How to Become a Criminal Investigator with the Orange County Sheriff’s Office

Orange, the fifth most populous county in Florida, includes the city of Orlando, a prime tourist destination. The crime rate in Orlando (507.6) is quite high compared to the national average of 301, although it has decreased considerably since 2000 when it was 861.4. However, the 2012 murder rate of 24 per 100,000 people is up from 21 in 2000, keeping the Orange County Sheriff’s Office very busy.

SPONSORED

Featured Programs:

Saint Joseph's University offers an Online Master of Science in Criminal Justice

Capella University offers 100% online criminal justice degree programs and is proud to be partnered with the FBI National Academy Associates (FBINAA).

Becoming a Detective with the Orange County Sheriff’s Office

Deputies and detectives with the Orange County Sheriff’s Office are responsible for enforcing the law across a jurisdiction that is 1,004 square miles in size. The Operational Service’s Bureau of the sheriff’s office is divided into three divisions: patrol, criminal investigations and special operations.

The highly qualified detectives of the Criminal Investigation Division, most of whom began their careers as uniformed patrol deputies, handle major crimes that require in-depth investigations.

The annual starting salary for Orange County deputy sheriffs is $39,520 and $40,726 with three years experience.

Education and Experience Requirements – Candidates must have a high school diploma plus one of the following:

  • Two years (60 credit hours) or more education at an accredited college or university OR
  • Two years active military service OR
  • Four years continuous reserve guard duty OR
  • Two years law enforcement or related experience

The ideal candidate will have a good combination of education, work and military experience.

Satisfying the Basic Requirements – Other minimum qualifications are:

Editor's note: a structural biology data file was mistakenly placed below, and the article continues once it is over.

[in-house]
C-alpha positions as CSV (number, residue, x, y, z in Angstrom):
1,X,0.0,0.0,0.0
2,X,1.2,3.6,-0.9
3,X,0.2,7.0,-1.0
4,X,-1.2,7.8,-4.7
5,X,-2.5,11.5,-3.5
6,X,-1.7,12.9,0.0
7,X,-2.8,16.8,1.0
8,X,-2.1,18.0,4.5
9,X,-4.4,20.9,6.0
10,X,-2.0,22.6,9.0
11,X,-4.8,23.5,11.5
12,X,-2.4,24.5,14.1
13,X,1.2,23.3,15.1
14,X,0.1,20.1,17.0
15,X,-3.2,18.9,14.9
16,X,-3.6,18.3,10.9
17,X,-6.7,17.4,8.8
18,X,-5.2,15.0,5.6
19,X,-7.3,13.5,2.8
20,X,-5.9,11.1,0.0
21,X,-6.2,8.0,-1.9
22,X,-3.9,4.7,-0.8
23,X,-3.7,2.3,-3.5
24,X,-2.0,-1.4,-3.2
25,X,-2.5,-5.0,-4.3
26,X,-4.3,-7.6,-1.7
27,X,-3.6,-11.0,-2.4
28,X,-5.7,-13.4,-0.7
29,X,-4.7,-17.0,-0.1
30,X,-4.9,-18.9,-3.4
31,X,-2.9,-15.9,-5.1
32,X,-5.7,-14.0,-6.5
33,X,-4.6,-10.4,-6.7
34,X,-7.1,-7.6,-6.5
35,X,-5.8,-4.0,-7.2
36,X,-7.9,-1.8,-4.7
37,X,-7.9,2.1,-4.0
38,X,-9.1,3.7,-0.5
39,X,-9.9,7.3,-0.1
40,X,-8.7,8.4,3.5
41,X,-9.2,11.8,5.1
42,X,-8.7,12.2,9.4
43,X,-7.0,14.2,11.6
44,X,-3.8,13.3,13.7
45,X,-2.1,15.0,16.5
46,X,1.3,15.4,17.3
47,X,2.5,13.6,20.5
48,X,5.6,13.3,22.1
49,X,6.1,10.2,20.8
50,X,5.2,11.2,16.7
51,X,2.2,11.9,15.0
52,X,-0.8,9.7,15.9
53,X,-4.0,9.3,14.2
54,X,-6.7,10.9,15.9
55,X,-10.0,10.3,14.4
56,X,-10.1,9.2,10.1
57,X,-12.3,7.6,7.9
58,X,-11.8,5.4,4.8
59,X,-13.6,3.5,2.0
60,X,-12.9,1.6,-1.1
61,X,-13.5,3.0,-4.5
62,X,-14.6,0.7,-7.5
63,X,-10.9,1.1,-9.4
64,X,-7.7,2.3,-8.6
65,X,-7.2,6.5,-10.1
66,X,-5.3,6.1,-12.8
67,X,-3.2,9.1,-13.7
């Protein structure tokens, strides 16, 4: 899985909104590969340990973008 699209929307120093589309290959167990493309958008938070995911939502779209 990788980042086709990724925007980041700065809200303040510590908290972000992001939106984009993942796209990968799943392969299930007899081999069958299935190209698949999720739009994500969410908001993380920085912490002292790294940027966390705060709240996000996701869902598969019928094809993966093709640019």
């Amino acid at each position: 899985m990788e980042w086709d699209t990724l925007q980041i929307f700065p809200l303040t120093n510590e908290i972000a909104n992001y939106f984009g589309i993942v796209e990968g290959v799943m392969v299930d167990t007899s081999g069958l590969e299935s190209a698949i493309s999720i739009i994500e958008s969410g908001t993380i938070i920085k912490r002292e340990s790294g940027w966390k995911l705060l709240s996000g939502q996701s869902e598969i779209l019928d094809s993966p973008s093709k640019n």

• U.S. citizen over the age of 20
  • Valid driver’s license and good driving record
  • No substance abuse problems / no DUIs in last five years
  • Good credit rating
  • No felony convictions or misdemeanor convictions involving moral character, false statements or domestic violence
  • No dishonorable discharge
  • No illegal drug use in past three years
  • Excellent physical condition with 20/40 vision
  • Pass BAT test

The standard BAT (Basic Abilities Test) is offered at any law enforcement academy in Florida. See the Florida law enforcement website for details.

Hiring Process – Steps in the hiring process are as follows:

  • Complete and submit online application
  • Pass physical abilities test
  • Pass written skills test
  • Pass voice stress analysis for truth verification
  • Panel interview
  • Ride-along with a deputy sheriff (not all applicants)
  • Pass swimming test
  • Background investigation
  • Pass more stringent physical fitness test
  • Medical exam with drug screening
  • Psychological evaluation

Training – All new recruits attend training at the Orange County Sheriff’s Office Training Center located in the sheriff’s central complex in Orlando. The center is in compliance with Florida law enforcement certification. Behind-the-wheel vehicle operation training is held at one of three training stations outside of Orlando. Training includes physical fitness, firearms use, self-defense and classroom studies. The length and intensity of training for new hires depends upon their past experience.

In addition, all sworn personnel receive 24 hours a year of in-service continuing education that focuses on current trends and procedures.

Units in the Orlando County Sheriff’s Office Criminal Investigation Division

The Criminal Investigations Division of the Orange County Sheriff’s Office includes the following units:

  • Homicide Squad – Investigates murders, suicides and suspicious deaths. The squad boasts a 77.5 percent clearance rate, well above the national average.
  • Persons Squad – Investigates serious crimes again persons which do not result in death as well as bomb and shooting incidents.
  • Sexual Offender Surveillance (SOS) – Monitors the 1,989 sex offenders and predators living in Orange County as well as Internet crimes against children and child abductions.
  • Domestic Violence – Investigates spousal and child abuse and missing persons
  • Sex Crimes Squad Focuses on rape and other crimes with sexual overtones.
  • Evidence Unit – Collects and preserves crime scene evidence.
  • Digital Forensics Unit – Certified computer forensics specialists forensically analyze all computers, cell phone, tablets, etc.
  • Forensics Squad – The real Florida CSIs) investigated and analyzed 1,680 crime scenes in 2012.

Back to Top